The Dish’s Weekly News Wrap Up – November 8, 2013

By on November 8, 2013
Weekly News Wrap Up 11-08-13

This week’s headlines include, best biotech IPO regions, personalized medicine may get boost from DNA study, FDA approves Roche’s new leukemia drug, Merck’s HPV vaccine shows promise, FDA new rules to address drug shortages, and Polio in Syria.

Cell Culture Events:

Life Technologies Hosts 24 Hours of Stem Cells

Thursday November 14th Life Technologies is hosting a virtual stem cell meeting. Join speakers from around the world for a live chat session. Ask questions about their research or just listen to the questions from other researchers. If you miss a session you’re interested in, view the on demand recording. Learn more about the program including registration here.

Don’t Miss Vaccines: Formulation Development, Manufacturing and Novel Production Technologies December 4-5th 2013, Sheraton Brussels Hotel, Belgium

Informa’s annual Vaccines: Formulation Development, Manufacturing and Novel Production Technologies introduces an industry-led and scientific-driven agenda providing the latest in vaccine R&D innovation, optimising pre-clinical models, adjuvant and formulation development, novel production platforms, streamlining process development and manufacturing approaches. The 2013 conference provides the ideal mix of big pharma and small biotech to provide a varied and well represented networking opportunity.

WAVE Story Contest

Look for our favorite technologies to be covered next week!

Check Out the New Posters from BPI on the Dish

Introduction to Cell Culture –December 10-13, 2013

This 4-day cell culture workshop is designed for those with no or extensive cell culture experience. Topics include an introduction to cell and tissue culture, serum containing and serum-free media, adaptation to serum-free media, cell counting and viability staining, growth curve development, growth of suspension and adherent cells, transfection technologies, cryopreservation methods, cell cloning and primary culture.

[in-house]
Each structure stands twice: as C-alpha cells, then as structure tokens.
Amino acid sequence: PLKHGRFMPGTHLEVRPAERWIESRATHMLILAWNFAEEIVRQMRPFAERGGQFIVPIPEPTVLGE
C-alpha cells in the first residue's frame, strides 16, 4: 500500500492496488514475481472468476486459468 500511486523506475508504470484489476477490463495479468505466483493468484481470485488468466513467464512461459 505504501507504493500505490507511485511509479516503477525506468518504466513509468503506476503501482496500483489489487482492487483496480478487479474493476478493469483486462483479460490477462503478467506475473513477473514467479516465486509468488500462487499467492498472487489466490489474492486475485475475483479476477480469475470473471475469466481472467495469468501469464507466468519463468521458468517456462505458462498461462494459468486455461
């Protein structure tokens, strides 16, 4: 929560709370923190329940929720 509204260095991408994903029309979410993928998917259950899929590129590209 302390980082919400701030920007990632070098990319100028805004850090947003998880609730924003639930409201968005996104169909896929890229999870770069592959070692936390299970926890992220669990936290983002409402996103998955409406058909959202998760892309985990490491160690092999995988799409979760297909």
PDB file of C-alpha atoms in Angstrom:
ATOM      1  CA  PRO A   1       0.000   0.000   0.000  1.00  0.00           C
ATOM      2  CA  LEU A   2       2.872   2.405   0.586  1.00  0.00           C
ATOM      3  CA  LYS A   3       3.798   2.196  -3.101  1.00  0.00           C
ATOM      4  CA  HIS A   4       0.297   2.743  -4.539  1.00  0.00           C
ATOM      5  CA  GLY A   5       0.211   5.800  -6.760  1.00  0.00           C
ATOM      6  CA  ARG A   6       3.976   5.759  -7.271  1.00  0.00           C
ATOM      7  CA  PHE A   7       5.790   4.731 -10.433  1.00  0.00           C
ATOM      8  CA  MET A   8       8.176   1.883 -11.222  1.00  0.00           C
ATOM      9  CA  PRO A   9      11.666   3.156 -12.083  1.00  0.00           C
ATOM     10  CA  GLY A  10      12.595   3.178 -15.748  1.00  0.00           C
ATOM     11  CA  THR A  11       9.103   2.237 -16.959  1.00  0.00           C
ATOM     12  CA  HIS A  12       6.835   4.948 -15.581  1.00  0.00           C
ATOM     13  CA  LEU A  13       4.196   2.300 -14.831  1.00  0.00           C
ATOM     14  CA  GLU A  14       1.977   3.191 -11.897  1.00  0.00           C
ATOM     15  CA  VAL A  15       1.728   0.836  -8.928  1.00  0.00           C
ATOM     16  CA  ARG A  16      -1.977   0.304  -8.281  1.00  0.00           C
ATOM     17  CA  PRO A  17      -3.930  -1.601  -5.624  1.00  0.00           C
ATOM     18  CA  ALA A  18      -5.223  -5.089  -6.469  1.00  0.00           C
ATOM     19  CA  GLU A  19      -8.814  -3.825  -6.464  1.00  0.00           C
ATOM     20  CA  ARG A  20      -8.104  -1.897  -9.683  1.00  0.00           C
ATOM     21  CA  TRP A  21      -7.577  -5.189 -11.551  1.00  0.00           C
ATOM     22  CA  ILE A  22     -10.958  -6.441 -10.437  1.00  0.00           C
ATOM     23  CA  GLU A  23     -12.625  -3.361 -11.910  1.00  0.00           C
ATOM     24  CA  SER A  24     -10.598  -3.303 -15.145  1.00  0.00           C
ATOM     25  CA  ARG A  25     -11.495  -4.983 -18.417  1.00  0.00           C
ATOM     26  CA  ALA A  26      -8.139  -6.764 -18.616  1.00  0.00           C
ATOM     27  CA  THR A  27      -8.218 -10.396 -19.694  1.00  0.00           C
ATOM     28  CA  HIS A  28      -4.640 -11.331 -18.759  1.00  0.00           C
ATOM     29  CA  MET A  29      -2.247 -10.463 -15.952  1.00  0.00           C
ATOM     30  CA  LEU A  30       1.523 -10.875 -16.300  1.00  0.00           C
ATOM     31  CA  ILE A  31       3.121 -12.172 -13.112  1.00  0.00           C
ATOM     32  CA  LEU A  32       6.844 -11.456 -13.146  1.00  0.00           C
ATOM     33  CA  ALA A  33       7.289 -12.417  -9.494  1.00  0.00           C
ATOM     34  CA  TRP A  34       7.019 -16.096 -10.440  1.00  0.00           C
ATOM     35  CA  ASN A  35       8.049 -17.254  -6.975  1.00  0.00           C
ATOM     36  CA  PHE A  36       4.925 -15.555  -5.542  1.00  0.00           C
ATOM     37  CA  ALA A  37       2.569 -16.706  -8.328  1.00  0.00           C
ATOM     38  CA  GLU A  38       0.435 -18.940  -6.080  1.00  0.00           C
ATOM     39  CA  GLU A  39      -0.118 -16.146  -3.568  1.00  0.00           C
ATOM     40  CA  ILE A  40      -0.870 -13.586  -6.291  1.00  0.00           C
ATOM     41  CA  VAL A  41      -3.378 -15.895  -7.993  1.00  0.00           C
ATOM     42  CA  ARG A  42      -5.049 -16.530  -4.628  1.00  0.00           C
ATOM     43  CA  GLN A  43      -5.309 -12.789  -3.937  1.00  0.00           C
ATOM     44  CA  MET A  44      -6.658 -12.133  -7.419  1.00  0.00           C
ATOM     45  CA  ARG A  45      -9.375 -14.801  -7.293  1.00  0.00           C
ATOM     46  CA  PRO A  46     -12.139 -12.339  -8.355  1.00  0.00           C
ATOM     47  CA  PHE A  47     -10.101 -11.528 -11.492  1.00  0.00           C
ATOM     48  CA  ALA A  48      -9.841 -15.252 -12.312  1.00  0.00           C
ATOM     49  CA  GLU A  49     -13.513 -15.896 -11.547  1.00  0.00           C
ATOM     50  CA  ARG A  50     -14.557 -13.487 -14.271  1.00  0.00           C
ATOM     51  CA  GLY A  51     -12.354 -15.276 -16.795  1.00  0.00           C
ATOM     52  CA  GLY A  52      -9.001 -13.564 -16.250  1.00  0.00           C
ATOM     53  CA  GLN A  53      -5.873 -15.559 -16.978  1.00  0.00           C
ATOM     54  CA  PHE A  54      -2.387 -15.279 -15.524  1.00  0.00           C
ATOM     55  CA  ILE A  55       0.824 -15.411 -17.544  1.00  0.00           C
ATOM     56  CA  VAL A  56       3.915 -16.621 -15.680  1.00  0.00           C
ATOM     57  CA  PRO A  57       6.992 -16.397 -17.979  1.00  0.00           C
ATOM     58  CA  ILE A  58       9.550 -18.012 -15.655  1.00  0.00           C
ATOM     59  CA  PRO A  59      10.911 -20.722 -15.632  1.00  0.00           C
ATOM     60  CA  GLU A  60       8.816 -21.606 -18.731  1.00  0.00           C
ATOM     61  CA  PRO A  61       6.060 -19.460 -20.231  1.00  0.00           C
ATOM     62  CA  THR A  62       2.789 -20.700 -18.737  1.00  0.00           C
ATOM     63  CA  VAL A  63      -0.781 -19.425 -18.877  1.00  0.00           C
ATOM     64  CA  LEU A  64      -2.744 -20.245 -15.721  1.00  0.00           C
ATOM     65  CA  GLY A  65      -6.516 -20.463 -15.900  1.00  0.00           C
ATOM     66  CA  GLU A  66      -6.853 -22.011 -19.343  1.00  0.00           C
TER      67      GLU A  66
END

Scheduled workshops take place in Baltimore, Maryland. All of our workshops can be conducted at your location if needed. If you have questions or want more specific course content please contact our website, or call us at 410-752-4224.


“FDA Approves Roche Leukemia Drug Gazyva,” Reuters

“U.S. regulators said on Friday they approved a new treatment from Roche Holding AG for patients with chronic lymphocytic leukemia (CLL) who have not previously been treated for one of the most common forms of blood cancer. The U.S. Food and Drug Administration said the new drug, Gazyva (obinutuzumab), works by helping certain immune system cells to attack cancer cells, and is meant to be used with a standard treatment for the disease called chlorambucil.”

If you like this story, please see our blog titled “Stir Up Your Culture – A Review of our Ask the Expert Session on Single-Use Bioreactors for Biopharmaceutical Manufacturing

“Mom or Dad? DNA Study May Boost Personalized Medicine,” Genetic Engineering News

“Ludwig Cancer Research scientists report the development of a new technique that can determine whether a particular genetic sequence comes from an individual’s mother or father. Reporting their work (“Whole-genome haplotype reconstruction using proximity-ligation and shotgun sequencing”) in Nature Biotechnology, they believe their method will accelerate studies of how genes contribute to disease, improve the process of matching donors with organs, and help scientists better understand human migration patterns. “The technique will enable clinicians to better assess a person’s individual risk for disease. It is potentially transformative for personalized medicine,” says Bing Ren, Ph.D., Ludwig scientist at the University of California, San Diego School of Medicine, who led the research on the new method, called “HaploSeq.”

If you like this story, please see our blog titled “Companion Diagnostics – The Power of Personalized Medicine

“W.H.O. Fighting Polio in Syria, Says More Children Need Vaccinations,” The New York Times